Years ago, I saw a film called Paris, Texas. It was dark and uplifting, morose and humorous, quaintly American and very European, and above all, unrelenting in its depiction of one man's struggle against his own private hell: the one inside his head. Harry Dean Stanton, a perennial of seedy Lynchian plots and one memorable role in Pretty in Pink, gave the primary character Travis heft with his leonine, gangly limbs and sunken brown pupils. Though the film concentrates on Travis' search for his missing family, it also questions the sanctity of convention and companionship when the hills within cry hollow, wispy, and sullen.
One even more paradoxical fact is how the real Paris, Texas is far from any of the desolate desert landscapes featured throughout the film, a coincidence mirroring the truth of intimacy for anyone struggling with personal demons far more demanding than loved ones.
Paris, France does not inspire the solitude and remorse awakened by the dry, dusty, bleached desert of the aforementioned film. Nevertheless, its nexus of historical bohemia appears to infiltrate every stone, and the reams of historical data suggest that even some of the more famous members of bohemia likely suffered from the inertia and cold of solitary standings. Being without any particular occupation or avocation at present (not to mention an actual home, but such mundane details will be covered in a later post) leaves me with ample opportunity to dwell on the details amidst the rushing stream of tourists and Parisien(ne)s sprinting against the tide at the Metro stations. (And yes, I realize that there are likely others who share my thoughts ever so briefly as well, clinging to the valences of stranded solitary musings before shifting levels.)
Yesterday afternoon, on the occasion of this bright and sunny summer solstice, I settled into the cool solace - mind and body - at the Picasso Museum in Marais. In addition to being one of the larger oeuvres of the artist's work, gathered in part through tax "forgiveness" by the French government from his last wife and later his daughter, the museum also boasts a special exhibition on the artist's incredible fascination with the legend (and opera) of Carmen. Given my growing fascination with all things related to those Spaniards, I interrupted the chronological development of the madman's work to peruse the thematic collection.
Mythmaking abounds with grand twentieth-century artists like Picasso. He was certainly no stranger to the grandiose speculations on himself, and indeed, contributed to his own mystique. I can hardly conjecture as to his own particular state of mind, though the exhibit did due justice to showing the symbiotic relationship between life and art. It could be said that Picasso pursued hedonism with the same mathematical precision as he did analytical Cubism (a term he never devised but certainly practiced). The little brochure I got with my ticket explains the artist's fascination stemming from a lifelong admiration and identification with the tragic femme fatale, as well as a tribute to his Spanish heritage: a fantastical hispanity derived from an exile's adoration of bullfights, corridas, and Moorish pasts. Fans, mantillas, toreadors, bullish men, and a few phallic bulls filled the dozens of sketches, studies, notes, and memorabilia collected by the master while contemplating his own epic dramas, all of which unfolded somehow into masterpieces like this.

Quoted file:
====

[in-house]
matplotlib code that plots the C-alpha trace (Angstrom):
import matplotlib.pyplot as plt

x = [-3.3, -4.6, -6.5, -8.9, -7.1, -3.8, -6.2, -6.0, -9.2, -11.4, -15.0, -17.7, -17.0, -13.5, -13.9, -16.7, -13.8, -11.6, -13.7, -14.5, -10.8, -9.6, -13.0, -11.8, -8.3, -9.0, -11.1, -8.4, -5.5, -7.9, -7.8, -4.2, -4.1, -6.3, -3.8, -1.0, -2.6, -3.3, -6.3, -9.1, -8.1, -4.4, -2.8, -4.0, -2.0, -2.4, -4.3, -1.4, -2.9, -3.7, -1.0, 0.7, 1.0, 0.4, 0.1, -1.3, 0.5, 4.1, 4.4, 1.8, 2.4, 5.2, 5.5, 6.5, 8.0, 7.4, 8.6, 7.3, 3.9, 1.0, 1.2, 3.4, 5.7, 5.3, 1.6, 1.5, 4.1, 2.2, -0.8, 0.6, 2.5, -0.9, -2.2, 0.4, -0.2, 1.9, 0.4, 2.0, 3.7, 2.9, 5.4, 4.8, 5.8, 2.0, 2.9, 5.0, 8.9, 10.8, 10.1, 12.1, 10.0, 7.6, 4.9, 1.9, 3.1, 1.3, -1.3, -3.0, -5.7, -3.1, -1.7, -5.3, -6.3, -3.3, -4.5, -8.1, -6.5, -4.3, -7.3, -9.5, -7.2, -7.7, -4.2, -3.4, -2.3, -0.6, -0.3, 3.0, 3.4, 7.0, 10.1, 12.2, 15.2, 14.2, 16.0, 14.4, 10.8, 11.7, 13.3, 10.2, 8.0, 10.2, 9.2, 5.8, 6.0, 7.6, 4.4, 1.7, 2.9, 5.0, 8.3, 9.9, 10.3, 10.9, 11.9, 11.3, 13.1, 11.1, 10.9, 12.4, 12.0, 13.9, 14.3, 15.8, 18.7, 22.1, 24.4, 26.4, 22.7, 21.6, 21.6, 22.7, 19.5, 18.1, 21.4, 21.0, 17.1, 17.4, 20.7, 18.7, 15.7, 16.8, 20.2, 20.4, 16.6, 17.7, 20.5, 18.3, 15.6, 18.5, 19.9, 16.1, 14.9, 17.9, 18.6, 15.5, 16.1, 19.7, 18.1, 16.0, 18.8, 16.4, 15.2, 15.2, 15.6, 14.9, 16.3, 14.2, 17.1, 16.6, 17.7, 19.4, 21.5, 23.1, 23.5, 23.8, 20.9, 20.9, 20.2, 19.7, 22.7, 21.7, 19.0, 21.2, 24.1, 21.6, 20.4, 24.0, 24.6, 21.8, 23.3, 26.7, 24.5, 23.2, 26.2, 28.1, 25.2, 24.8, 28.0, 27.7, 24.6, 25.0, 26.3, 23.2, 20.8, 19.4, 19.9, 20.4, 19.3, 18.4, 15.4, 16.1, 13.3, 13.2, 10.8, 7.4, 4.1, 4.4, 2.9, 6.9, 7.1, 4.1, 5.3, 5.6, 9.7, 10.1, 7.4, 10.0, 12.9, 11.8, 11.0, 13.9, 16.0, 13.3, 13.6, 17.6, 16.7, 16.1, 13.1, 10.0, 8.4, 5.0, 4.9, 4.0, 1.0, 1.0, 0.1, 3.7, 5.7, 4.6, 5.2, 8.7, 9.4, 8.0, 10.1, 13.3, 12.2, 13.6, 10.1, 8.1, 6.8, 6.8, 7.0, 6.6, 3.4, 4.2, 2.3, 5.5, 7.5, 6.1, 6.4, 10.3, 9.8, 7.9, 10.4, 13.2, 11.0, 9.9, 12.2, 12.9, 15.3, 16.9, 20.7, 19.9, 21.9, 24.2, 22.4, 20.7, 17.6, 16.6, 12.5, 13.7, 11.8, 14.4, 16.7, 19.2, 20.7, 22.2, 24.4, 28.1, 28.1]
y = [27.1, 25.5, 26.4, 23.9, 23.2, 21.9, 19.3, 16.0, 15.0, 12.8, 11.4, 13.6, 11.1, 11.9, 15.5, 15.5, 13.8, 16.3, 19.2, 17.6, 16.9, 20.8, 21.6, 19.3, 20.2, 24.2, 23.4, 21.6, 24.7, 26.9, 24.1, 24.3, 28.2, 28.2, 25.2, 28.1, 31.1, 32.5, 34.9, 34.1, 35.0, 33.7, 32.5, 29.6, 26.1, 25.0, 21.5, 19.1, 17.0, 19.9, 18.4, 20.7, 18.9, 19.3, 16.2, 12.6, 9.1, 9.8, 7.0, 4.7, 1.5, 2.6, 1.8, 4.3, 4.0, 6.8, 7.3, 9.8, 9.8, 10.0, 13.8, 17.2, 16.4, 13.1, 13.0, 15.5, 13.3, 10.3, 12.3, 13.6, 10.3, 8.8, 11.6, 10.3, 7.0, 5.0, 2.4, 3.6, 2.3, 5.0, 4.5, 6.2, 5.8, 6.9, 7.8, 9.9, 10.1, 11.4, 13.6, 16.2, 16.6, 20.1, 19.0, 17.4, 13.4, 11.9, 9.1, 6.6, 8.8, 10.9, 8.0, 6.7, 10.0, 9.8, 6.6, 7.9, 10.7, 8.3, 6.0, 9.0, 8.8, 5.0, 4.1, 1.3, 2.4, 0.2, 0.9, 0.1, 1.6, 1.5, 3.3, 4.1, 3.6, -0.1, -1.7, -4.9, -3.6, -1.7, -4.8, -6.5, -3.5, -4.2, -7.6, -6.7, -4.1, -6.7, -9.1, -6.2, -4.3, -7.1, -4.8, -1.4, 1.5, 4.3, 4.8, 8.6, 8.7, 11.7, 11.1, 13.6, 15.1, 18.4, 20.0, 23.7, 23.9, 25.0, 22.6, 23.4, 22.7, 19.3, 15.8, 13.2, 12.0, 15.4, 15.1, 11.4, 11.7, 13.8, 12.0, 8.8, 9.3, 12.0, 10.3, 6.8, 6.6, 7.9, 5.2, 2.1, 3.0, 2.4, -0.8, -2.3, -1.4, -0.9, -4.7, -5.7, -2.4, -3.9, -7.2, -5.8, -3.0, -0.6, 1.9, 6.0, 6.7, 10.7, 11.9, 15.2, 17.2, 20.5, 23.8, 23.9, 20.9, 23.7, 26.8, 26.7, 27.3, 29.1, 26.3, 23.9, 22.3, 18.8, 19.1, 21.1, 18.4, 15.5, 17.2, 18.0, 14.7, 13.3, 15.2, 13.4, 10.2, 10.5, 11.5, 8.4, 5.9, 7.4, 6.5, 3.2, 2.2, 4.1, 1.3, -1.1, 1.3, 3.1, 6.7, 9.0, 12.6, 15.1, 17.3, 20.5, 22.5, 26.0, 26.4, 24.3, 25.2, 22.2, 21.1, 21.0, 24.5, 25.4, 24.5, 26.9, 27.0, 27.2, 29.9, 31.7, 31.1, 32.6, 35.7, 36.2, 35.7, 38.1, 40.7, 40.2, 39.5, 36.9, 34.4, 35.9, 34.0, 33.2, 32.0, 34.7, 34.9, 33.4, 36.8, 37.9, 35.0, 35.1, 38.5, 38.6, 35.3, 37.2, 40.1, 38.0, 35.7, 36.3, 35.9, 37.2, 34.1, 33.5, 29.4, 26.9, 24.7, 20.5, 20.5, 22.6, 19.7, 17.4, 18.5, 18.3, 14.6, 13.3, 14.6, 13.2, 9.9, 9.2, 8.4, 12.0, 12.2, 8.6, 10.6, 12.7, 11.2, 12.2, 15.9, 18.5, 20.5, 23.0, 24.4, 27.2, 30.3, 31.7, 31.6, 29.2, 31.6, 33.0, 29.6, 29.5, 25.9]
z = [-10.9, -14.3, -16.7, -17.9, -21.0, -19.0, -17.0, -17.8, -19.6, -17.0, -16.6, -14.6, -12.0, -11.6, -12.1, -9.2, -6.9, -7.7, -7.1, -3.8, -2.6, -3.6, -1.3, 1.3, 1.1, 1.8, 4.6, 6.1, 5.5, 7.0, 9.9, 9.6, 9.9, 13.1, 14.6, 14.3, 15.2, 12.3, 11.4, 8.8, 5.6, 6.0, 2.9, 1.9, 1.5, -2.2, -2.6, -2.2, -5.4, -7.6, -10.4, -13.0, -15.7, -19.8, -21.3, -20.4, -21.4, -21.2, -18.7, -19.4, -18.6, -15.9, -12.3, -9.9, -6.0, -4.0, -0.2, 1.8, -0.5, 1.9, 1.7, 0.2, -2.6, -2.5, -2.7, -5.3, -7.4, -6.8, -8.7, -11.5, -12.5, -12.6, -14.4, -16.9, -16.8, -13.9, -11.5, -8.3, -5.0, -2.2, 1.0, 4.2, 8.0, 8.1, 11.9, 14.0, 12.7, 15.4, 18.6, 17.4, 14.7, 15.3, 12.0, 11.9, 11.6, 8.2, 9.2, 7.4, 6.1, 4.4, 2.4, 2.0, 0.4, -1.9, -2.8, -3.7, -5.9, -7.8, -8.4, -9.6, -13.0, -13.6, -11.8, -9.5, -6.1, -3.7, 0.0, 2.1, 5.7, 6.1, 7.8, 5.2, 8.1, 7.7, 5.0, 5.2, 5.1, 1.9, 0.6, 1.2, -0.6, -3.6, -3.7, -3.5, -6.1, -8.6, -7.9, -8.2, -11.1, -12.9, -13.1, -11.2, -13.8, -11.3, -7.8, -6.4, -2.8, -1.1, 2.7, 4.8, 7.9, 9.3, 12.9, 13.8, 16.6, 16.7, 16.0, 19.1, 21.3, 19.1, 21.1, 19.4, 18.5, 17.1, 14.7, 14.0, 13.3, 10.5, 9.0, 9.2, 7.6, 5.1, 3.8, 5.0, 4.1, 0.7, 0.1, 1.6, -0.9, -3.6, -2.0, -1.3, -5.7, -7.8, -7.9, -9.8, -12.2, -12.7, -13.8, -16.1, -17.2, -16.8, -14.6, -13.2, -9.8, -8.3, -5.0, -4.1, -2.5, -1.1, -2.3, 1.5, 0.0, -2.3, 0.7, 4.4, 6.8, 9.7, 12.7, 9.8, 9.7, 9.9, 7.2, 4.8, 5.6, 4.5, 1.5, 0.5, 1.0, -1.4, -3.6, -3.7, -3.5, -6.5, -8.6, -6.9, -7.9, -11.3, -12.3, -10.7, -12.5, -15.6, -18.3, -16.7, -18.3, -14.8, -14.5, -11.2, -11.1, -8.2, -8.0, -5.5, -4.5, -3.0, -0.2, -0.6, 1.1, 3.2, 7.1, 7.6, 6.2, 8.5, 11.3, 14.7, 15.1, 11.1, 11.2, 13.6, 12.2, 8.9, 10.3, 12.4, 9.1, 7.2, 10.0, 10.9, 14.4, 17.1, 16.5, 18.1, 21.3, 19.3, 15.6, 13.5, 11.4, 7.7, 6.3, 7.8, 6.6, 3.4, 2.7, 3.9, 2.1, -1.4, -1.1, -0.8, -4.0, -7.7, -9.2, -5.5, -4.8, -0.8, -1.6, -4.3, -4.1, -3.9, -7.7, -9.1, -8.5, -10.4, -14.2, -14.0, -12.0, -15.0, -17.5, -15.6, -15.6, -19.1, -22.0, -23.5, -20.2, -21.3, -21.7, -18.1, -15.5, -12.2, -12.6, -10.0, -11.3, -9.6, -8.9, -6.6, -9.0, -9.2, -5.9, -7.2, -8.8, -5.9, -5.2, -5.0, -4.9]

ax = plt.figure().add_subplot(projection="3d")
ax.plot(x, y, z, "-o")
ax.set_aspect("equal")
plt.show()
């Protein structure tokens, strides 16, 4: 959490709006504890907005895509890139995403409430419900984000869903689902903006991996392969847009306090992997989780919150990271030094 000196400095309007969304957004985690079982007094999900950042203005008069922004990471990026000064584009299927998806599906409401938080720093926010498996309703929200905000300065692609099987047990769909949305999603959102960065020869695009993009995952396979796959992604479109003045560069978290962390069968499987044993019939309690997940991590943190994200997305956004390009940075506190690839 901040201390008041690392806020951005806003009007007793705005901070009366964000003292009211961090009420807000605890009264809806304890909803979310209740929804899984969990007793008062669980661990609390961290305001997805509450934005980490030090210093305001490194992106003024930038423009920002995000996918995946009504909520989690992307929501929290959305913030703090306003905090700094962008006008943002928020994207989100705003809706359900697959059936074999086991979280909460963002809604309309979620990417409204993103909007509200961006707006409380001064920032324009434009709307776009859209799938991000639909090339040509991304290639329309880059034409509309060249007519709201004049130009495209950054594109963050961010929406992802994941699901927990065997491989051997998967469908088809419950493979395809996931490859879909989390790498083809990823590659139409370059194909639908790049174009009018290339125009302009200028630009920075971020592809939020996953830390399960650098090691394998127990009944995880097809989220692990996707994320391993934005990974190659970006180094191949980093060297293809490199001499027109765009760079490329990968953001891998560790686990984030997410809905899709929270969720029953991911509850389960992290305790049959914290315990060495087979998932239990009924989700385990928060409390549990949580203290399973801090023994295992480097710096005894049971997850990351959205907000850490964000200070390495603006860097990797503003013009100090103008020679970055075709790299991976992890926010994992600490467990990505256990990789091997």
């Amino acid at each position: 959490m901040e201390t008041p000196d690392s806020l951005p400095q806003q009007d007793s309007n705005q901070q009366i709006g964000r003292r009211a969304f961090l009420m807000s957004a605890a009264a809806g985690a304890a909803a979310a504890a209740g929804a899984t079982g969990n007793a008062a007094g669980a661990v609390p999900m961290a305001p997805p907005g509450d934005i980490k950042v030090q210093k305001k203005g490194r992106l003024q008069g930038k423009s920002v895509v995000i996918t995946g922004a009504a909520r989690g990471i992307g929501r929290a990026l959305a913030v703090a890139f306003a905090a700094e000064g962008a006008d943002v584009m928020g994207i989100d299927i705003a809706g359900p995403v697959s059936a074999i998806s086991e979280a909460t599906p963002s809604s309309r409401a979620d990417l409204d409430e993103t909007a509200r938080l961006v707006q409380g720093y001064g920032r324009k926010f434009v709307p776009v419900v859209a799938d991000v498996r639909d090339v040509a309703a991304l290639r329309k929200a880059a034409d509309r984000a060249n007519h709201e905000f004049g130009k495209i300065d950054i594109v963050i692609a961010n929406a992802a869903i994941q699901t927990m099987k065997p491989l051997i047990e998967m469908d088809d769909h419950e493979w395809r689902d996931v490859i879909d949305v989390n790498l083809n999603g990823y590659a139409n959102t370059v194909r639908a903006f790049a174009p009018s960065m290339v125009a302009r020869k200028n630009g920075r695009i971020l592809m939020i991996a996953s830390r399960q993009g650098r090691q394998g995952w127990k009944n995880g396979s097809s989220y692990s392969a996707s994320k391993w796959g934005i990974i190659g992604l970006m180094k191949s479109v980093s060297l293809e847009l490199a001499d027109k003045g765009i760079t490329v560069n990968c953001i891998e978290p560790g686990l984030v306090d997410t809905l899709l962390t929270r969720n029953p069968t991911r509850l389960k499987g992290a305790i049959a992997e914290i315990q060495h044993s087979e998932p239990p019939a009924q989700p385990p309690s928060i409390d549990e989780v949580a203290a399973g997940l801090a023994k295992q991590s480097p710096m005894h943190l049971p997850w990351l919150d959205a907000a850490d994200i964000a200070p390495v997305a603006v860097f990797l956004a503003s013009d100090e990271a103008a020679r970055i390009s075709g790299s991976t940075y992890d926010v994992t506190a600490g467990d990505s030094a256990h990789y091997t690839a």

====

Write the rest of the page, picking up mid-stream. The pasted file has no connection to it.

How strange. Picasso's more famous works scythe the woman's body brutally into fragments with cruel humor for measure. To think that these cleaved works were a double image folded back upon himself threw all of my suppositions out the window as I perused the galleries. Blurbs speaking about his heady lifestyle added more questions to the plate: how could a lover become the enemy? Where was the line between adoration and pathological hatred, sensuality and blatant ugliness? In truth, such binaries had no place in his life, nor any other complex life far from the maddening heteronormative voices of historians. Each image furrowed my brow more so, and riding back home, I wondered how intimacy could be such a sad, scary place. For even his primary lover for nine years couldn't escape his torturous gaze.
Nevermind that I'd been there before. I'd seen that place before, and I knew how and where my memory cleaved the bodies of lovers point blank without even wanting to, a case of trigger-happy knifing that can best be described as the easiest defense. Or the onlinest tribute when far worse things tread upon one's sanity.
** Special thanks to brimful and Ganesh for introducing me to the title that sprouted from this little gem.